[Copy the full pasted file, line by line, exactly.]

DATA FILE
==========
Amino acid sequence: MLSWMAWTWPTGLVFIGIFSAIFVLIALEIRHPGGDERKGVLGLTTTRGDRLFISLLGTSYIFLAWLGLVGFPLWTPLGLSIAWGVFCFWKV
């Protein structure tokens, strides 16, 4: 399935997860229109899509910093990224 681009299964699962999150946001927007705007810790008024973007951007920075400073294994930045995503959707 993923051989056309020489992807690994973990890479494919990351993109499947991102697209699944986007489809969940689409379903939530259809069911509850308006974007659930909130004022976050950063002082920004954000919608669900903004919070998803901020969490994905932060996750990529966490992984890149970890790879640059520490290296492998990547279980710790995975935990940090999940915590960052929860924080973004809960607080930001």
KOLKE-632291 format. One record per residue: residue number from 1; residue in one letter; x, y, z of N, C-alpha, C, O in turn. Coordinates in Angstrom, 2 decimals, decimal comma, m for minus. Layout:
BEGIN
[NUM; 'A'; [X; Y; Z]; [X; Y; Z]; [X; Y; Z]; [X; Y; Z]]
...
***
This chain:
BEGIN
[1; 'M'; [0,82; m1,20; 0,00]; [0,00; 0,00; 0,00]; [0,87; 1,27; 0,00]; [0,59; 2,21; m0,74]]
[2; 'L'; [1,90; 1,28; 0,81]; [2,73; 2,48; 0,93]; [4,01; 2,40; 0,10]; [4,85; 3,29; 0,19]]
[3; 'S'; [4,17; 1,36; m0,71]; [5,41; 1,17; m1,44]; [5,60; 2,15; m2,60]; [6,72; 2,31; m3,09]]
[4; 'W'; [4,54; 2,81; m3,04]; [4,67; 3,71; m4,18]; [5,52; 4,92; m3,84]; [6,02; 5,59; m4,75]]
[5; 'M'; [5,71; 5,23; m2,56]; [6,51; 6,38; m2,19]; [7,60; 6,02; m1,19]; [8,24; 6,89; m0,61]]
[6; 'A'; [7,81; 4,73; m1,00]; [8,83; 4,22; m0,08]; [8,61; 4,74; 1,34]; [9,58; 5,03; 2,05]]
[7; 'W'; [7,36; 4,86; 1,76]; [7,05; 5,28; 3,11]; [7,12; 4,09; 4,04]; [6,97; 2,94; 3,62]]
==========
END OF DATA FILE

Amino acid sequence: MLSWMAWTWPTGLVFIGIFSAIFVLIALEIRHPGGDERKGVLGLTTTRGDRLFISLLGTSYIFLAWLGLVGFPLWTPLGLSIAWGVFCFWKV
């Protein structure tokens, strides 16, 4: 399935997860229109899509910093990224 681009299964699962999150946001927007705007810790008024973007951007920075400073294994930045995503959707 993923051989056309020489992807690994973990890479494919990351993109499947991102697209699944986007489809969940689409379903939530259809069911509850308006974007659930909130004022976050950063002082920004954000919608669900903004919070998803901020969490994905932060996750990529966490992984890149970890790879640059520490290296492998990547279980710790995975935990940090999940915590960052929860924080973004809960607080930001």
KOLKE-632291 format. One record per residue: residue number from 1; residue in one letter; x, y, z of N, C-alpha, C, O in turn. Coordinates in Angstrom, 2 decimals, decimal comma, m for minus. Layout:
BEGIN
[NUM; 'A'; [X; Y; Z]; [X; Y; Z]; [X; Y; Z]; [X; Y; Z]]
...
***
This chain:
BEGIN
[1; 'M'; [0,82; m1,20; 0,00]; [0,00; 0,00; 0,00]; [0,87; 1,27; 0,00]; [0,59; 2,21; m0,74]]
[2; 'L'; [1,90; 1,28; 0,81]; [2,73; 2,48; 0,93]; [4,01; 2,40; 0,10]; [4,85; 3,29; 0,19]]
[3; 'S'; [4,17; 1,36; m0,71]; [5,41; 1,17; m1,44]; [5,60; 2,15; m2,60]; [6,72; 2,31; m3,09]]
[4; 'W'; [4,54; 2,81; m3,04]; [4,67; 3,71; m4,18]; [5,52; 4,92; m3,84]; [6,02; 5,59; m4,75]]
[5; 'M'; [5,71; 5,23; m2,56]; [6,51; 6,38; m2,19]; [7,60; 6,02; m1,19]; [8,24; 6,89; m0,61]]
[6; 'A'; [7,81; 4,73; m1,00]; [8,83; 4,22; m0,08]; [8,61; 4,74; 1,34]; [9,58; 5,03; 2,05]]
[7; 'W'; [7,36; 4,86; 1,76]; [7,05; 5,28; 3,11]; [7,12; 4,09; 4,04]; [6,97; 2,94; 3,62]]